English bows, as at Azincour and Crecy. We, too, looked for nought
else; but the French array never stirred, though here and there a
knight would gallop forth to do a valiance. Seldom has man seen a
stranger sight in war, for the English and Burgundians could not
charge, being heavy-armed men on foot, and the French would not move
against them, we knew not wherefore.

All this spectacle lay far off, to the south, and we could not be
satisfied with wondering at it nor turn away our eyes, when, on the
left, a trumpet rang out joyously. Then, all of us wheeling round
as one man, we saw the most blessed sight, whereto our backs had
been turned; for, into the Chapel Gate--that is, far to the left of
the Pierrefonds Gate on the north-east--were streaming cattle, sheep
and kine, pricked on and hastened by a company of a hundred men-at-
arms. They had come by forest paths from Choisy way, and anon all
our guns on the boulevard of the Pierrefonds Gate burst forth at
once against the English bastille over against it. Now this
bastille, as I have said, had never been strongly builded, and, in
some sort, was not wholly finished.

After one great volley of guns against the bastille, we, looking
down into our boulevard of the Pierrefonds Gate, saw the portcullis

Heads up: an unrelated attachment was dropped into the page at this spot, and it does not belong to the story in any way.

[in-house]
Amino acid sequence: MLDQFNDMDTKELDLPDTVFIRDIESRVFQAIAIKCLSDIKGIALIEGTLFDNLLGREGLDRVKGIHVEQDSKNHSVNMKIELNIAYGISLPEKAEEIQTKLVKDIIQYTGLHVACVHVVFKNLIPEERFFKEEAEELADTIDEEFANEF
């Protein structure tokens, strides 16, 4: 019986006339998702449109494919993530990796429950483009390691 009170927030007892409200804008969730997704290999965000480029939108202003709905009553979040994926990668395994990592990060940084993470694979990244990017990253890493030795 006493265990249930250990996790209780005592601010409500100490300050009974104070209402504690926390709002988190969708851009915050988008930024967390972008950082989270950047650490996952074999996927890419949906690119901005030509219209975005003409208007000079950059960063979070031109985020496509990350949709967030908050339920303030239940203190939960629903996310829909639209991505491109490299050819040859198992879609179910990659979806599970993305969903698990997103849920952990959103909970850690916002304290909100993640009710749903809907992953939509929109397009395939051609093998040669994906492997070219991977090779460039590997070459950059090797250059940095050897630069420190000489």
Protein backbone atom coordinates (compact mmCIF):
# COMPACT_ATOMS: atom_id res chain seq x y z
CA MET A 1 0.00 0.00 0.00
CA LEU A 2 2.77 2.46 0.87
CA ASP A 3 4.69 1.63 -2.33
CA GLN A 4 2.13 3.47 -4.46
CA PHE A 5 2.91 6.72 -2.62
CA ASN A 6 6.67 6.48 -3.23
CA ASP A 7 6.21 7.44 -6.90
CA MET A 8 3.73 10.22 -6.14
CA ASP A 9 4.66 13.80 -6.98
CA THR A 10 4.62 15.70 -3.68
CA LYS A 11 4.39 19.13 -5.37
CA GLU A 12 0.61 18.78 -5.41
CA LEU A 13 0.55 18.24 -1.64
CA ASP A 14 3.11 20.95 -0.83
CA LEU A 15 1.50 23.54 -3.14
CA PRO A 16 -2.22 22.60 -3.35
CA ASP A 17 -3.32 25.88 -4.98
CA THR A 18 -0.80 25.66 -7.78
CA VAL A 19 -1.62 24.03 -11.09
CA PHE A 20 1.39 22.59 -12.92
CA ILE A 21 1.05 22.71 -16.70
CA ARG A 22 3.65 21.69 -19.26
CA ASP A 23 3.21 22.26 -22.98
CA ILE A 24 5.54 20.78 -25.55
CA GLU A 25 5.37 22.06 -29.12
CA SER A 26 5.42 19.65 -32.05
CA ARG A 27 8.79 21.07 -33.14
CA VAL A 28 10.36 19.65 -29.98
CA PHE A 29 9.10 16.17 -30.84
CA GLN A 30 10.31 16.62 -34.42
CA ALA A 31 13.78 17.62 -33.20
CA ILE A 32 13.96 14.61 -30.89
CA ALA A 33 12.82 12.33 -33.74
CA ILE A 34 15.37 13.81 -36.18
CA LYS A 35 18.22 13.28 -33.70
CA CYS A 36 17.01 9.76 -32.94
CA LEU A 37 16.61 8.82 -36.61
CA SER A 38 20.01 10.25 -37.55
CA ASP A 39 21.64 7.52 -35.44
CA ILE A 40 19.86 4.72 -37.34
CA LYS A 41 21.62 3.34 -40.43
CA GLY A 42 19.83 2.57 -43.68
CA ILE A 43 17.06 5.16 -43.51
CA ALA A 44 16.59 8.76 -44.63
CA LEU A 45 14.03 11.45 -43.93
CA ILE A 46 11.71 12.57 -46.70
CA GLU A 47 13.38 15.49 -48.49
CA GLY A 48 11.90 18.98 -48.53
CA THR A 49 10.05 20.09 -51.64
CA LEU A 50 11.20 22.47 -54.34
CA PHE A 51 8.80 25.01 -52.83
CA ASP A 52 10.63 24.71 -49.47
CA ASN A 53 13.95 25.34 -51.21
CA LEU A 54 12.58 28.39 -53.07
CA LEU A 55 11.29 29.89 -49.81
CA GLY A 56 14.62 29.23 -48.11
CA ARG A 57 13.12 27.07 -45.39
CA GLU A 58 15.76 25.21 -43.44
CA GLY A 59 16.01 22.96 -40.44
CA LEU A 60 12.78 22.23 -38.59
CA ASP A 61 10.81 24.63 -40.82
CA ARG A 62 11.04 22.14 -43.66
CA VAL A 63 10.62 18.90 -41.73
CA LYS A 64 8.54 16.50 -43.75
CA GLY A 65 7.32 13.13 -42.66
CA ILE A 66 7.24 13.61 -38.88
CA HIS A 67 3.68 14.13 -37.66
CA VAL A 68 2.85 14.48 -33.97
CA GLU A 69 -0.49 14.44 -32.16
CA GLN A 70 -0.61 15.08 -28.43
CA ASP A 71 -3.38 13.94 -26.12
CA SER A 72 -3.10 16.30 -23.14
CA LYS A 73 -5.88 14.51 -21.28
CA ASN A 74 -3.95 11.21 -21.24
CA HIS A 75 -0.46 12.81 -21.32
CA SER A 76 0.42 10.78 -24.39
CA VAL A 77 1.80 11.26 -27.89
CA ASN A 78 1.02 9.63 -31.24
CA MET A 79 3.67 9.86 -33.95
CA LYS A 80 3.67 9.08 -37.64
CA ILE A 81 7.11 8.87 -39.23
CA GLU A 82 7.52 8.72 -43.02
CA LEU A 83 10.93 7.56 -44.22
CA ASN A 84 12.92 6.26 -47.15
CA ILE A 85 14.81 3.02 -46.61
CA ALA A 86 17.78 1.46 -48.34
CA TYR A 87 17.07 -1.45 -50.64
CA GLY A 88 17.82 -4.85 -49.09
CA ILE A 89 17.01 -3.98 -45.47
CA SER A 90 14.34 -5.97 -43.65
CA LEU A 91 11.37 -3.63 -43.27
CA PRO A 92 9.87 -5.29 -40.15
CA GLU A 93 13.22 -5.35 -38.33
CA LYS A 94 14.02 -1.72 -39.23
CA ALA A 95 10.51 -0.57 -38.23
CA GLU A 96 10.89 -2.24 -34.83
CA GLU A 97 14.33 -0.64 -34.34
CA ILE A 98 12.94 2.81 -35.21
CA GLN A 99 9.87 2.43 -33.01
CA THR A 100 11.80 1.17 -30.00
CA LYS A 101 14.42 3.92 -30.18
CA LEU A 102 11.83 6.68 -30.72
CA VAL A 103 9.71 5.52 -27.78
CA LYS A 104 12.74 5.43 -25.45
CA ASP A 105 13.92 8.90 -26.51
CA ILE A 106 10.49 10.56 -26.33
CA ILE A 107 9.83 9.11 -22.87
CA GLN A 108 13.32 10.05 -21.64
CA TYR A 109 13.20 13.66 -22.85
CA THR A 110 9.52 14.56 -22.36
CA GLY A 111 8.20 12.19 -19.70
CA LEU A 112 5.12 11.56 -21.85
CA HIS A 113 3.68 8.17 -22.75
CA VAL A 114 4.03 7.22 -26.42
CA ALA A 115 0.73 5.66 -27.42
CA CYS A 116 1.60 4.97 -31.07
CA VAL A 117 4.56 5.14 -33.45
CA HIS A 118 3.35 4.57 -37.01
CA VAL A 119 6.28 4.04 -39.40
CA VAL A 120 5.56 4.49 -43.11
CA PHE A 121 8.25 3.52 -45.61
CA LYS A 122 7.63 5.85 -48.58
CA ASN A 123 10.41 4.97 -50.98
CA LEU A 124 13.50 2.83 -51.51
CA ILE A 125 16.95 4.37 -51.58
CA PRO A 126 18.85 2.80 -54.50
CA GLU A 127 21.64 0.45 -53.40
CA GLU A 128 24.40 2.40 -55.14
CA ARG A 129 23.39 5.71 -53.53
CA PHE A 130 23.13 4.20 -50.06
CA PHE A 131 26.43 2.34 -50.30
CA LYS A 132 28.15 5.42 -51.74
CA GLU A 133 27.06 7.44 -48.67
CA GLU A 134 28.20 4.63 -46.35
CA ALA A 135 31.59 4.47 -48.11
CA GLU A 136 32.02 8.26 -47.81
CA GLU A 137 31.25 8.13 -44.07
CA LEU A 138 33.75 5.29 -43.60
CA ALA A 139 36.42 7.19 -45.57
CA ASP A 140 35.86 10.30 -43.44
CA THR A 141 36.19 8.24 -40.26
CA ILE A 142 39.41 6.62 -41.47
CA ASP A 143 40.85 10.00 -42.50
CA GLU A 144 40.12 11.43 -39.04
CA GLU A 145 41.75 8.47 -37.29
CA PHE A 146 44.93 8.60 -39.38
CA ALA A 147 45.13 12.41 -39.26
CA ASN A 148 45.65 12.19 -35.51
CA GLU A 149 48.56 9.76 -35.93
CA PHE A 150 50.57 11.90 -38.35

raised, the drawbridge lowered, and a great array of men-at-arms
carrying ladders rush out, and charge upon the bastille. Then,
through the smoke and fire, they strove to scale the works, and for
the space of half an hour all was roar of guns; but at length our
men came back, leaving many slain, and the running libbards grinned
on the flag of England.

I might endure no longer, but, clambering down the tower stairs as
best I might, for I was still lame, I limped to my lodgings at the
Jacobins, did on my harness, and, taking a horse from the stable, I
mounted and rode to the Pierrefonds Gate. For Brother Thomas and
his murderous ways I had now no care at all.

Never, sure, saw any man such a sight. Our boulevard was full, not
only of men-at-arms, but of all who could carry clubs, burgesses
armed, old men, boys, yea, women and children, some with rusty
swords, some with carpenters' axes, some bearing cudgels, some with
hammers, spits, and knives, all clamouring for the portcullis to
rise and let them forth. Their faces were lean and fierce, their
eyes were like eyes of wolves, for now, they cried, was the hour,
and the prophecy of the Maid should be fulfilled! Verily, though
she lay in bonds, her spirit was with us on that day!

But still our portcullis was down, and the long tail of angry people
stretched inwards, from the inner mouth of the boulevard, along the
street, surging like a swollen loch against its barrier.

On the crest of the boulevard was Flavy, baton in hand, looking
forth across field and forest, watching for I knew not what, while
still the people clamoured to be let go. But he stood like the
statue of a man-at-arms, and from the bastille of the Burgundians
the arrows rained around him, who always watched, and was still.
Now the guards of the gate had hard work to keep the angry people
back, who leaped and tore at the men-at-arms arrayed in front of
them, and yelled for eagerness to issue forth and fight.

Suddenly, on the crest of the boulevard, Flavy threw up his arm and
gave one cry -


Then he roared to draw up portcullis and open gates; the men-at-arms
charged forth, the multitude trampled over each other to be first in